- Use cases. A use case describes a sequence of actions that provide something of measurable value to an actor and is drawn as a horizontal ellipse.
- Actors. An actor is a person, organization, or external system that plays a role in one or more interactions with your system. Actors are drawn as stick figures.
- Associations. Associations between actors and use cases are indicated in use case diagrams by solid lines. An association exists whenever an actor is involved with an interaction described by a use case. Associations are modeled as lines connecting use cases and actors to one another, with an optional arrowhead on one end of the line. The arrowhead is often used to indicating the direction of the initial invocation of the relationship or to indicate the primary actor within the use case. The arrowheads are typically confused with data flow and as a result I avoid their use.
- System boundary boxes (optional). You can draw a rectangle around the use cases, called the system boundary box, to indicates the scope of your system. Anything within the box represents functionality that is in scope and anything outside the box is not. System boundary boxes are rarely used, although on occasion I have used them to identify which use cases will be delivered in each major release of a system. Figure 2 shows how this could be done.
- Packages (optional). Packages are UML constructs that enable you to organize model elements (such as use cases) into groups. Packages are depicted as file folders and can be used on any of the UML diagrams, including both use case diagrams and class diagrams. I use packages only when my diagrams become unwieldy, which generally implies they cannot be printed on a single page, to organize a large diagram into smaller ones. Figure 3 depicts how Figure 1 could be reorganized with packages.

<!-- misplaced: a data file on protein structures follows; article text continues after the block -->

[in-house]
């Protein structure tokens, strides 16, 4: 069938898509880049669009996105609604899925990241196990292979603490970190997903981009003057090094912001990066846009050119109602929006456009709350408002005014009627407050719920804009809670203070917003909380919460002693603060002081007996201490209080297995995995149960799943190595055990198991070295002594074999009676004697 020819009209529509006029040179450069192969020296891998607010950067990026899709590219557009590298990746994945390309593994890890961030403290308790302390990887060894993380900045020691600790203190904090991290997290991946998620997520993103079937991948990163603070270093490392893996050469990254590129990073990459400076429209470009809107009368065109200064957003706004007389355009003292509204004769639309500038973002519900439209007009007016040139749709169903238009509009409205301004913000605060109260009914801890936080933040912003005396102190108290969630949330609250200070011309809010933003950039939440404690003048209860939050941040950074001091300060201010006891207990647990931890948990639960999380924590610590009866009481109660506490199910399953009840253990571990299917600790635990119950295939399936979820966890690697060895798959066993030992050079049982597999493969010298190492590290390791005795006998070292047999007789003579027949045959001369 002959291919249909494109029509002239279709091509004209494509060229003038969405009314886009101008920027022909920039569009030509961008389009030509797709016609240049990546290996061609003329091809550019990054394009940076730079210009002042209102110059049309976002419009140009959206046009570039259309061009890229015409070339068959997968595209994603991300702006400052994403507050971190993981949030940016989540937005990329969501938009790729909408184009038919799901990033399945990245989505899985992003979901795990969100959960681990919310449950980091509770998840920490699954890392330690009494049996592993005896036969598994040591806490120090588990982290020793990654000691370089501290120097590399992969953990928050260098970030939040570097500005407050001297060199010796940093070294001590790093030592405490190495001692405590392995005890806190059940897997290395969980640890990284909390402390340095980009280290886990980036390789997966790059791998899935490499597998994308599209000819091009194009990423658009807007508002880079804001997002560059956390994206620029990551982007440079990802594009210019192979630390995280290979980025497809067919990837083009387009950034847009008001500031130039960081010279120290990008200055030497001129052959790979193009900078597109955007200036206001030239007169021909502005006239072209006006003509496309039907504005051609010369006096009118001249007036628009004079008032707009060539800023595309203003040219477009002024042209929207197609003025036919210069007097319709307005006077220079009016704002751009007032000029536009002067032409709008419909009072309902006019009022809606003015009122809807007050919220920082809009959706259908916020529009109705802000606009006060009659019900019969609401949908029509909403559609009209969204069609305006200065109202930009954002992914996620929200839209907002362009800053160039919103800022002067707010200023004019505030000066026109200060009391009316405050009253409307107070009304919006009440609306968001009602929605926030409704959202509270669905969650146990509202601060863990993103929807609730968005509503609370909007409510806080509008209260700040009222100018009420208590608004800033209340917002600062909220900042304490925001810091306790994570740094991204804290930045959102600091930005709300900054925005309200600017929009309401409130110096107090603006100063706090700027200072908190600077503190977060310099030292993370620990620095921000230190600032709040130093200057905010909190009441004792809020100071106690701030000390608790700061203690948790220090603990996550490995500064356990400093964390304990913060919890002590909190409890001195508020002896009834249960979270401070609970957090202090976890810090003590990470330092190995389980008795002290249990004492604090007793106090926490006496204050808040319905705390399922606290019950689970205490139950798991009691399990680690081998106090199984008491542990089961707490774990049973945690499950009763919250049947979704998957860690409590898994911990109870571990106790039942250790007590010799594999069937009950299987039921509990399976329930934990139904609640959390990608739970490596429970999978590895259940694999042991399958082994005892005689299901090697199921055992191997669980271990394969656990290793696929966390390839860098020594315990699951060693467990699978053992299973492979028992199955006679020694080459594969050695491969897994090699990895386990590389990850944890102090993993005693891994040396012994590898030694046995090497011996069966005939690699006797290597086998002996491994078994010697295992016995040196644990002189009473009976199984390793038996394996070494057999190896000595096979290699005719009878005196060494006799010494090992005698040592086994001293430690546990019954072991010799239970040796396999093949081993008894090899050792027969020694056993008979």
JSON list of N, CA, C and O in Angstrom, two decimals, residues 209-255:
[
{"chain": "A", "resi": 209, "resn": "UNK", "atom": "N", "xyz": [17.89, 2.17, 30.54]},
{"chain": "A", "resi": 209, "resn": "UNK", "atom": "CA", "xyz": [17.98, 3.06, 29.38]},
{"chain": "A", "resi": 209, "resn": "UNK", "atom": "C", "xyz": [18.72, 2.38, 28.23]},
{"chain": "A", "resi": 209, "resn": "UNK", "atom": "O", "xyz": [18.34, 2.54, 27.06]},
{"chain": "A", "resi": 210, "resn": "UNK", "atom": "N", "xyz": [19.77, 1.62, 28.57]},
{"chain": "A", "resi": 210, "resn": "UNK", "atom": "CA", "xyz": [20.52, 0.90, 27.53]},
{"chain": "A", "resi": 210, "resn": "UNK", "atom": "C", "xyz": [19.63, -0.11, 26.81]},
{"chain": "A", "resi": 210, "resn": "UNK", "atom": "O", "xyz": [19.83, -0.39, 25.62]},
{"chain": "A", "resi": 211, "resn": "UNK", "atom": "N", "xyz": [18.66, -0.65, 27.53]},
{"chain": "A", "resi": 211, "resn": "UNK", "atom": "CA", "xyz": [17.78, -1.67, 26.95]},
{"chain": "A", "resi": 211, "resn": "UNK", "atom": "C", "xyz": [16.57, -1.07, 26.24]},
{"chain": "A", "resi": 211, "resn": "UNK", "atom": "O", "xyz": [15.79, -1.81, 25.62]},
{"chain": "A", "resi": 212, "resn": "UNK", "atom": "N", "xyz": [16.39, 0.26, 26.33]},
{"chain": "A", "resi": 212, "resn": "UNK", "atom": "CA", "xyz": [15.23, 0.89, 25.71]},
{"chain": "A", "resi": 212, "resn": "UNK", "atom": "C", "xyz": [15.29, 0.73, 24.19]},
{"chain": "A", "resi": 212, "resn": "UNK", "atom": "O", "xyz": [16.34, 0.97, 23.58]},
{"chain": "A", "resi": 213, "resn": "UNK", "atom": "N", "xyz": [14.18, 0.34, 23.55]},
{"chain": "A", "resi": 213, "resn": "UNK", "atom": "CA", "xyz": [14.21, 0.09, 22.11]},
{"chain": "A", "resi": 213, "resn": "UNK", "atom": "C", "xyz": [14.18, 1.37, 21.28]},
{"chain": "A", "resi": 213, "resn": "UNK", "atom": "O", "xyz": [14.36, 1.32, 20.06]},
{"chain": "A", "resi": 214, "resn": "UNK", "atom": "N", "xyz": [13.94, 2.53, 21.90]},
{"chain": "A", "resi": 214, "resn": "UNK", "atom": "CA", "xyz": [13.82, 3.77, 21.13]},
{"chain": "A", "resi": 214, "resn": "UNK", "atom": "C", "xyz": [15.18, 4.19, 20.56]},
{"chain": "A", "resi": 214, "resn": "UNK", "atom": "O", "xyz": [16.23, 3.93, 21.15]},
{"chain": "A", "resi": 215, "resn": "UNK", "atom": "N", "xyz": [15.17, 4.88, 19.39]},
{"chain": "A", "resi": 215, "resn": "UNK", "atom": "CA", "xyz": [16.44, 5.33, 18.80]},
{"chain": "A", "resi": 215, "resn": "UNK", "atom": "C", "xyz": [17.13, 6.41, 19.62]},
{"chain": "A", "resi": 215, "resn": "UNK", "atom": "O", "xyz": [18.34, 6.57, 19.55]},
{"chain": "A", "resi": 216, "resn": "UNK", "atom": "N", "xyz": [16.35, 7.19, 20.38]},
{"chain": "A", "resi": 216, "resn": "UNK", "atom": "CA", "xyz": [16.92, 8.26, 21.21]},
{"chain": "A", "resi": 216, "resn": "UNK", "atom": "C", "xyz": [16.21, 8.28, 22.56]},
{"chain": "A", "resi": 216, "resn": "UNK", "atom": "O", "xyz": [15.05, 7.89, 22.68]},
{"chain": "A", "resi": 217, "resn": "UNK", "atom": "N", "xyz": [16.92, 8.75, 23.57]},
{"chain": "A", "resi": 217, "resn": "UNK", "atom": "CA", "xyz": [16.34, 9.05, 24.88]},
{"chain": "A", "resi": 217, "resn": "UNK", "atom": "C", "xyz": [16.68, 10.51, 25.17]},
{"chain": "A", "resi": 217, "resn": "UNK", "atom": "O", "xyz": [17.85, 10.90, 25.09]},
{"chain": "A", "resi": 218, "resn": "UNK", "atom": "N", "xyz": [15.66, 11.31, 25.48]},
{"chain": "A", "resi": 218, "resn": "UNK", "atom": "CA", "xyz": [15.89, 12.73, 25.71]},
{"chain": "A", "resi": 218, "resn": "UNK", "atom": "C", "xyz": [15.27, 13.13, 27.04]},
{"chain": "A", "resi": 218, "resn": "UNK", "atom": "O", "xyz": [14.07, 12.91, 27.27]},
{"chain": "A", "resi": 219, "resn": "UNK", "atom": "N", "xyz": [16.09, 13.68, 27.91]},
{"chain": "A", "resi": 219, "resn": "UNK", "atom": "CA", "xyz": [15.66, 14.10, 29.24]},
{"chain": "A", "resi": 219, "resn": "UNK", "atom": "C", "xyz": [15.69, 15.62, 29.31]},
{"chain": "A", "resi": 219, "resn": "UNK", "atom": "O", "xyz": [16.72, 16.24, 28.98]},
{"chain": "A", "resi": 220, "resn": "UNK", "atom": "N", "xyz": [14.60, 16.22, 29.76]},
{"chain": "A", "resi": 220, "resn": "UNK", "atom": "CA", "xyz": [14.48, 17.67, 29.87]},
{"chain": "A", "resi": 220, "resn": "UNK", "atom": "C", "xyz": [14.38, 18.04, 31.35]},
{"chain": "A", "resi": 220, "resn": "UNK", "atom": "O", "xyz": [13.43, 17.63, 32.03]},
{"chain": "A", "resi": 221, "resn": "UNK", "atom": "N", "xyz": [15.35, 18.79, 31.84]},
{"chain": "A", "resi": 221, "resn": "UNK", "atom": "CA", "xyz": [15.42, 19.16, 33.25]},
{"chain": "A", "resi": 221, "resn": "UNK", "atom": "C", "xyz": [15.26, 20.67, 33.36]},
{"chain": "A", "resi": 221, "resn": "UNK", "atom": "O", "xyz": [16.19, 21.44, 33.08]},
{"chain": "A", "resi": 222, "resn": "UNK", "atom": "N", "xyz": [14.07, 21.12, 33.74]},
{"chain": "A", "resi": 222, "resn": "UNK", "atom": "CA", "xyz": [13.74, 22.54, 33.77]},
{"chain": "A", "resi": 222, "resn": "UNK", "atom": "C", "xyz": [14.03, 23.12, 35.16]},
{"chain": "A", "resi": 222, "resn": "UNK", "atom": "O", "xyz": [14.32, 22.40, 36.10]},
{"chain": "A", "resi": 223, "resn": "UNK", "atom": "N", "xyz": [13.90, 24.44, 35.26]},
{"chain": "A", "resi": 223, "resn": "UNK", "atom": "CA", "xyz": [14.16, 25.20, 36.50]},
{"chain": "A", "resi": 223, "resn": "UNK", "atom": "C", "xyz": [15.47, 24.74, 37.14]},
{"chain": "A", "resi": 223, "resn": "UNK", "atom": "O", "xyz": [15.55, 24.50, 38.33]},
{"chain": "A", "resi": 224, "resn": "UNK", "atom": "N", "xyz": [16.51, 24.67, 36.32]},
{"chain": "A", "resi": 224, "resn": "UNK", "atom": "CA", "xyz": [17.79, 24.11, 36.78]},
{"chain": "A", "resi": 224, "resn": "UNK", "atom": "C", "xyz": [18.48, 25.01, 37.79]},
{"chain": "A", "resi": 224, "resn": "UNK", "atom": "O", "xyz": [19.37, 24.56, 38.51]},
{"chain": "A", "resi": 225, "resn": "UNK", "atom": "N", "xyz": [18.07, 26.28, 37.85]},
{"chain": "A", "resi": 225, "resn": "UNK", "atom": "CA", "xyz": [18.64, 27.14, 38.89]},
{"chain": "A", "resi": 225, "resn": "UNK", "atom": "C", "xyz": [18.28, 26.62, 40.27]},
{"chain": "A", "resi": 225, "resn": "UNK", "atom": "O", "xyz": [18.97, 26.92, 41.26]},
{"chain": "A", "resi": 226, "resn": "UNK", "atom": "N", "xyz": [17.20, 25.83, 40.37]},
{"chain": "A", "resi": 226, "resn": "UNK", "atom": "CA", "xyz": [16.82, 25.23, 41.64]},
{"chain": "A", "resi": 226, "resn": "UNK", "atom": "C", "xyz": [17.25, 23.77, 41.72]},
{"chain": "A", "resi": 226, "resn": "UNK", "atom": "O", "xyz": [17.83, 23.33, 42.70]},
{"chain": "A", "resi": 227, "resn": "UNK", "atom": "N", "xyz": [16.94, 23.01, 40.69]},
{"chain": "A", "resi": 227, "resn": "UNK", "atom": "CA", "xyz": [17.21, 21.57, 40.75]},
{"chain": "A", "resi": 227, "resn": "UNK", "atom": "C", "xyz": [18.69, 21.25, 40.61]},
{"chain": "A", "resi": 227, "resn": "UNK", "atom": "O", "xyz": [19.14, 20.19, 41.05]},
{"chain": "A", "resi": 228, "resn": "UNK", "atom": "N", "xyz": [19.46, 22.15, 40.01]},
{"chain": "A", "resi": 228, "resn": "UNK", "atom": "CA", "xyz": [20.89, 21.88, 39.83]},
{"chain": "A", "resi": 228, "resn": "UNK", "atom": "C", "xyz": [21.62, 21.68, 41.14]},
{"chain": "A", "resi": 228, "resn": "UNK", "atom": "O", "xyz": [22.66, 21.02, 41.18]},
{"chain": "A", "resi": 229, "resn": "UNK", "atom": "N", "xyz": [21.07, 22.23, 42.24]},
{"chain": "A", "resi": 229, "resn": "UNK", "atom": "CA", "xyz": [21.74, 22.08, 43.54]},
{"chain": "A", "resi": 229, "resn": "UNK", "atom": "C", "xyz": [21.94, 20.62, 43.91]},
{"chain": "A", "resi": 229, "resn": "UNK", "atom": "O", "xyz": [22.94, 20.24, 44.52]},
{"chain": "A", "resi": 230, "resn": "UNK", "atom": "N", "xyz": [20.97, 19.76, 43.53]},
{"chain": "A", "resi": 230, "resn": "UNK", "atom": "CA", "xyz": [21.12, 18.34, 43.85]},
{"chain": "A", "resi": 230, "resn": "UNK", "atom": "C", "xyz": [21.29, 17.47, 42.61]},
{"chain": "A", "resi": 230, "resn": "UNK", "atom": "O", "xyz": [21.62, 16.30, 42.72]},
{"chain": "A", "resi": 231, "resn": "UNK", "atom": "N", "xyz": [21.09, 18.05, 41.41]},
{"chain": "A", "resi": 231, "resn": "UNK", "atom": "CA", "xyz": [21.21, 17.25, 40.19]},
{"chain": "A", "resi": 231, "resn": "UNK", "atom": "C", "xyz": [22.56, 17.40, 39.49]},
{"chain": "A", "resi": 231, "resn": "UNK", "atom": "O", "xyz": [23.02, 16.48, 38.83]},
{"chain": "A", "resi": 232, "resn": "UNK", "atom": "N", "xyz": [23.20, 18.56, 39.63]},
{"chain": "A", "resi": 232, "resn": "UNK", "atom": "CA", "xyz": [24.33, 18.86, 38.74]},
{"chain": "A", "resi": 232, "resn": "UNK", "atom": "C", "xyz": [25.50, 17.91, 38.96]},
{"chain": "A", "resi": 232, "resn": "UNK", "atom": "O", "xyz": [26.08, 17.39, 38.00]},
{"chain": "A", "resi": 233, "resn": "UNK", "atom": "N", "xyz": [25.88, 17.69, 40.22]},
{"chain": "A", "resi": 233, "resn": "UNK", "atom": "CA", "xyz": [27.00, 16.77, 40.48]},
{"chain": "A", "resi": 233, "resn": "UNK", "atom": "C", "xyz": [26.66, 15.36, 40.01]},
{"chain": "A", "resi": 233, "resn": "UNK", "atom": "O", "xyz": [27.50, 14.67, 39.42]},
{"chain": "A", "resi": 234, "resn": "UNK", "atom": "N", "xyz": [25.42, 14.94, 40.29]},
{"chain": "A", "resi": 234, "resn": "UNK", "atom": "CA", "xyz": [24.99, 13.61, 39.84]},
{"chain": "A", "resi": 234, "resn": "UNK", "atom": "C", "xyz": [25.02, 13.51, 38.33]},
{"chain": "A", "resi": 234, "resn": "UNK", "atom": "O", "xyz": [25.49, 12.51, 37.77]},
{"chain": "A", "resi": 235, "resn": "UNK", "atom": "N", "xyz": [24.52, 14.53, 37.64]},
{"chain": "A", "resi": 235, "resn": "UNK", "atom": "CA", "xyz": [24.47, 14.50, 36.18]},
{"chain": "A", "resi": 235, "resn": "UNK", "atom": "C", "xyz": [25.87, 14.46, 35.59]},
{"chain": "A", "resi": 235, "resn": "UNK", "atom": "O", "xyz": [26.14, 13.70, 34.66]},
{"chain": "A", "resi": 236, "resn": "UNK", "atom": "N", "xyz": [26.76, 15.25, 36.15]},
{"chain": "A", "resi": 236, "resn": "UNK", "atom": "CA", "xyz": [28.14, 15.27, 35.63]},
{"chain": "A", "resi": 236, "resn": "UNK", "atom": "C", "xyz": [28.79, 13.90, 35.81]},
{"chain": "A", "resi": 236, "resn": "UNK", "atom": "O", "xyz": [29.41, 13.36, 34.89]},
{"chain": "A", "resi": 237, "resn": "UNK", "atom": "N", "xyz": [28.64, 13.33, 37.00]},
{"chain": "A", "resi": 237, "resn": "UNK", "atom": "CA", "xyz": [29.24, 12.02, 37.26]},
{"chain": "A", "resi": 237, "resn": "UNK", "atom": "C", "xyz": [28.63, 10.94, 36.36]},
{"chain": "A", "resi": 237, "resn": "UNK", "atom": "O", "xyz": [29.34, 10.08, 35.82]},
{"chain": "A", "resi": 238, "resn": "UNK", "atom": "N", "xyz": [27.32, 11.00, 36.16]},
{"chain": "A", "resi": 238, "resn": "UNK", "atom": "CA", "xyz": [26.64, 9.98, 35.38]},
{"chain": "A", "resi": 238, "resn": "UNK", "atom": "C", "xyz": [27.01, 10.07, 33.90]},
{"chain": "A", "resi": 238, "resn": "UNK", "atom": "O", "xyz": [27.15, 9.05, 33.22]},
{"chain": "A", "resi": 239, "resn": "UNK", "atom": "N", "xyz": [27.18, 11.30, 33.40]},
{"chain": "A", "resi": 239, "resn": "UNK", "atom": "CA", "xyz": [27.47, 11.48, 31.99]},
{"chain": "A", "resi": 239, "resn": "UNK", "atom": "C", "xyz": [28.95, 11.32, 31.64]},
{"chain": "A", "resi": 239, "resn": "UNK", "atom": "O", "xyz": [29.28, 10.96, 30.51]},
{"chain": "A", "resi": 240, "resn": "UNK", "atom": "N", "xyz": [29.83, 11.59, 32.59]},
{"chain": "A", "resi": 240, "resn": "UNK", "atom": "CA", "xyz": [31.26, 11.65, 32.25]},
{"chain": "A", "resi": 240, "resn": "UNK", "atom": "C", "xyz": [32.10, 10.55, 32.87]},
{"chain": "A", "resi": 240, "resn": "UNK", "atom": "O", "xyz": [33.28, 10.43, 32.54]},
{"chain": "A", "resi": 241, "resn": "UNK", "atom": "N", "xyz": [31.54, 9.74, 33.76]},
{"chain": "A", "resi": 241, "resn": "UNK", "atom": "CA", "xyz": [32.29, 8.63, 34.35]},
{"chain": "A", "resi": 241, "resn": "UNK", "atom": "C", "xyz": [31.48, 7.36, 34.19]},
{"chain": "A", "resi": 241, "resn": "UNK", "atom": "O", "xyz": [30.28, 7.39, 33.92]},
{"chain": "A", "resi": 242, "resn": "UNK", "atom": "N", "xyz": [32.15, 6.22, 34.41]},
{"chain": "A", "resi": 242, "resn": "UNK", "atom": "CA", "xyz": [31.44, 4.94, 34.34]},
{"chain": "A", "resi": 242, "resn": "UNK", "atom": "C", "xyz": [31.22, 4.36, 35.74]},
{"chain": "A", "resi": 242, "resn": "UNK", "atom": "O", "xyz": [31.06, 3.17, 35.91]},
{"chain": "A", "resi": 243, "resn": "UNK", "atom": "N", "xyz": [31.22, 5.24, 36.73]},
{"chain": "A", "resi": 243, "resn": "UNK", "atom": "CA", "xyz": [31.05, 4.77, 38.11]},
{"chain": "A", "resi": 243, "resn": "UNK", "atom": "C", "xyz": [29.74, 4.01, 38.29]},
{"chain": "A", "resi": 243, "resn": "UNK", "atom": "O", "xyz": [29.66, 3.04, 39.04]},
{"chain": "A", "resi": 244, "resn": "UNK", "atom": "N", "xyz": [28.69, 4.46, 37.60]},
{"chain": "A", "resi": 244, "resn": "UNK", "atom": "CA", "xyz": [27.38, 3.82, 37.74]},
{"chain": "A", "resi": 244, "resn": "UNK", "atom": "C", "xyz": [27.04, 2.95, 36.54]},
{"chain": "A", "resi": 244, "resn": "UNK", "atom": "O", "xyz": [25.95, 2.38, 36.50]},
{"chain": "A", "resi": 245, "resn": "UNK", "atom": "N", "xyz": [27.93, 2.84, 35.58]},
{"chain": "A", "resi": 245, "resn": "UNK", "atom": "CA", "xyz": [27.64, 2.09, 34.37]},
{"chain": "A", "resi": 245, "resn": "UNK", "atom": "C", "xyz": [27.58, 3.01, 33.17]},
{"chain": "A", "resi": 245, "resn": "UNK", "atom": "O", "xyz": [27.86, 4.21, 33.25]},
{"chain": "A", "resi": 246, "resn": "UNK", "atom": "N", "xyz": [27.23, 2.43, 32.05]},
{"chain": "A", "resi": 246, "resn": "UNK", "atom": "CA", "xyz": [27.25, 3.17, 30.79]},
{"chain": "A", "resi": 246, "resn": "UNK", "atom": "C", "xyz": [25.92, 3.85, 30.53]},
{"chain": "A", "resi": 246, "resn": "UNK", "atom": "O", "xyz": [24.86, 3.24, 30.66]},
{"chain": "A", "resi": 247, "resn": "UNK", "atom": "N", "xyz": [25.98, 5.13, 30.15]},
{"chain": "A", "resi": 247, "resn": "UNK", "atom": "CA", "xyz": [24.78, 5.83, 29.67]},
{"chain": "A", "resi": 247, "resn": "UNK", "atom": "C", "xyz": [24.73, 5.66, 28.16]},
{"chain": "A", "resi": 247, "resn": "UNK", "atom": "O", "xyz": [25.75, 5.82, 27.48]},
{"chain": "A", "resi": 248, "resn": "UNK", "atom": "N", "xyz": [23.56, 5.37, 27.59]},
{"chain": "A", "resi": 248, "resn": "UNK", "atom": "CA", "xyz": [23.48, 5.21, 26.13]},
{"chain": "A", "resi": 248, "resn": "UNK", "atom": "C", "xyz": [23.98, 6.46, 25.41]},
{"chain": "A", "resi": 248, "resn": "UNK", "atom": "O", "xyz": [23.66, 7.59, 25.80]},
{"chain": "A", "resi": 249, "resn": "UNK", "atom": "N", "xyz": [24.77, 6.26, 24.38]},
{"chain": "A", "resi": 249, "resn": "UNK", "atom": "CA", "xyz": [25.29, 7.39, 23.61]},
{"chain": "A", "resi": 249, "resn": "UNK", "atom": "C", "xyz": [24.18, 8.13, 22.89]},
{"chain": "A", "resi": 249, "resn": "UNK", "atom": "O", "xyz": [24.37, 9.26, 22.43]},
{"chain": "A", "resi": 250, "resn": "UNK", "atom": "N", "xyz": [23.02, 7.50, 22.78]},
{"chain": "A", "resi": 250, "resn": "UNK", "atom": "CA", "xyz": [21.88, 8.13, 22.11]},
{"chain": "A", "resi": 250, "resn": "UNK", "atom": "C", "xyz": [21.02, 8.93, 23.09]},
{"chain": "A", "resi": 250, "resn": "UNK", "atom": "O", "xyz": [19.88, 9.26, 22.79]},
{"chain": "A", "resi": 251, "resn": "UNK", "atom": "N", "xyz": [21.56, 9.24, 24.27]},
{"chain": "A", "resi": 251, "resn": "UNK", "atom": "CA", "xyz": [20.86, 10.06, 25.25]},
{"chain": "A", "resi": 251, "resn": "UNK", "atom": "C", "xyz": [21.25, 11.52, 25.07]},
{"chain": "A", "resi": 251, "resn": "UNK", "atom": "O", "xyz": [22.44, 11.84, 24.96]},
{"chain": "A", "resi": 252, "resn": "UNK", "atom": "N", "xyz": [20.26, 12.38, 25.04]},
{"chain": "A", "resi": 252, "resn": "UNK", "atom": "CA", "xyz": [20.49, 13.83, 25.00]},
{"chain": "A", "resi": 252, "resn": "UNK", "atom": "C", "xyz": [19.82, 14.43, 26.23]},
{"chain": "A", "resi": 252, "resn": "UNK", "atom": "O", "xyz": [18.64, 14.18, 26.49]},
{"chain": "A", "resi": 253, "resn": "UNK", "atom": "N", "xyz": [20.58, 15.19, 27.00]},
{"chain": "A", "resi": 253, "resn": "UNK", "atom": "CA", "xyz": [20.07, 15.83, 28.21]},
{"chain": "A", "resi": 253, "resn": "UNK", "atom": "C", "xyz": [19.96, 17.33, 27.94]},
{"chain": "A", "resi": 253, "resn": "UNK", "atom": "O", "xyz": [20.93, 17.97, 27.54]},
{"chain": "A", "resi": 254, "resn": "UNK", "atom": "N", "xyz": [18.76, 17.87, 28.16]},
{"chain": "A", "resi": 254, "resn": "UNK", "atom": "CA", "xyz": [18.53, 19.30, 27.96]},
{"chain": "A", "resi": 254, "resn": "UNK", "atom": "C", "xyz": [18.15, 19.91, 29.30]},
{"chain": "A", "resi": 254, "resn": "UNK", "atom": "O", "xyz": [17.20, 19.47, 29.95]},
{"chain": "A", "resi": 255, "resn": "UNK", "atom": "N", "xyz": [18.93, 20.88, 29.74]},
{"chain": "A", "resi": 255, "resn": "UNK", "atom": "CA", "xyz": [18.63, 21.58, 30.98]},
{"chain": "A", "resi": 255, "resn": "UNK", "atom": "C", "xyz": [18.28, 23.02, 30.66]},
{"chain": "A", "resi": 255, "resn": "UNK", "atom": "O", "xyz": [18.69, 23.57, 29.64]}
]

In the example depicted in Figure 1 students are enrolling in courses with the potential help of registrars. Professors input the marks students earn on assignments and registrars authorize the distribution of transcripts (report cards) to students. Note how for some use cases there is more than one actor involved. Moreover, note how some associations have arrowheads – any given use case association will have a zero or one arrowhead. The association between Student and Enroll in Seminar (in the version shown in Figure 4) indicates this use case is initially invoked by a student and not by a registrar (the Registrar actor is also involved with this use case). Understanding that associations don’t represent flows of information is important; they merely indicate an actor is somehow involved with a use case. Information is flowing back and forth between the actor and the use case, for example, students would need to indicate which seminars they want to enroll in and the system would need to indicate to the students whether they have been enrolled. However, use case diagrams don’t model this sort of information. Information flow can be modeled using UML activity diagrams. The line between the Enroll in Seminar use case and the Registrar actor has no arrowhead, indicating it is not clear how the interaction between the system and registrars start. Perhaps a registrar may notice a student needs help and offers assistance, whereas other times, the student may request help from the registrar, important information that would be documented in the description of the use case. Actors are always involved with at least one use case and are always drawn on the outside edges of a use case diagram.
Figure 1. System use case diagram.
Figure 2. Using System boundary boxes to indicate releases.
Figure 3. Applying packages to simplify use case diagrams.
Creating Use Case Diagrams